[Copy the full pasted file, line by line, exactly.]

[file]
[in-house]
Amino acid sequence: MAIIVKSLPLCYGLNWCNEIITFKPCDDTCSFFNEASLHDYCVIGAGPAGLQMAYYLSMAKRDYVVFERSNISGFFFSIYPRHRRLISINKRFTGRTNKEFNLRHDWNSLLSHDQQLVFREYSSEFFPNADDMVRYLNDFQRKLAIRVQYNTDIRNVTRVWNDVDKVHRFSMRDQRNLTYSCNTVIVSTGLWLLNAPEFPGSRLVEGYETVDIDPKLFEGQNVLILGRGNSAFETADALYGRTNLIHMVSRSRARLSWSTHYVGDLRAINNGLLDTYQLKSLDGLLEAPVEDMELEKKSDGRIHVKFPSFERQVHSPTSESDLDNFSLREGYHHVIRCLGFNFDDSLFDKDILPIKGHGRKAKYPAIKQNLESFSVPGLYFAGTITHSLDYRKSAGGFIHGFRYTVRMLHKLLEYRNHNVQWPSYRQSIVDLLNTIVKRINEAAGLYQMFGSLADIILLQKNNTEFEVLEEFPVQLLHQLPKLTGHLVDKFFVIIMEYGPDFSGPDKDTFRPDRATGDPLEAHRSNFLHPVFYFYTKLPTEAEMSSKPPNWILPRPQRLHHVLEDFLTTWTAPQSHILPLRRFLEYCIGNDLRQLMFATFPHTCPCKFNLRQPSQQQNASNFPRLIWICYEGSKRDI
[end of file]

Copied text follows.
[in-house]
Amino acid sequence: MAIIVKSLPLCYGLNWCNEIITFKPCDDTCSFFNEASLHDYCVIGAGPAGLQMAYYLSMAKRDYVVFERSNISGFFFSIYPRHRRLISINKRFTGRTNKEFNLRHDWNSLLSHDQQLVFREYSSEFFPNADDMVRYLNDFQRKLAIRVQYNTDIRNVTRVWNDVDKVHRFSMRDQRNLTYSCNTVIVSTGLWLLNAPEFPGSRLVEGYETVDIDPKLFEGQNVLILGRGNSAFETADALYGRTNLIHMVSRSRARLSWSTHYVGDLRAINNGLLDTYQLKSLDGLLEAPVEDMELEKKSDGRIHVKFPSFERQVHSPTSESDLDNFSLREGYHHVIRCLGFNFDDSLFDKDILPIKGHGRKAKYPAIKQNLESFSVPGLYFAGTITHSLDYRKSAGGFIHGFRYTVRMLHKLLEYRNHNVQWPSYRQSIVDLLNTIVKRINEAAGLYQMFGSLADIILLQKNNTEFEVLEEFPVQLLHQLPKLTGHLVDKFFVIIMEYGPDFSGPDKDTFRPDRATGDPLEAHRSNFLHPVFYFYTKLPTEAEMSSKPPNWILPRPQRLHHVLEDFLTTWTAPQSHILPLRRFLEYCIGNDLRQLMFATFPHTCPCKFNLRQPSQQQNASNFPRLIWICYEGSKRDI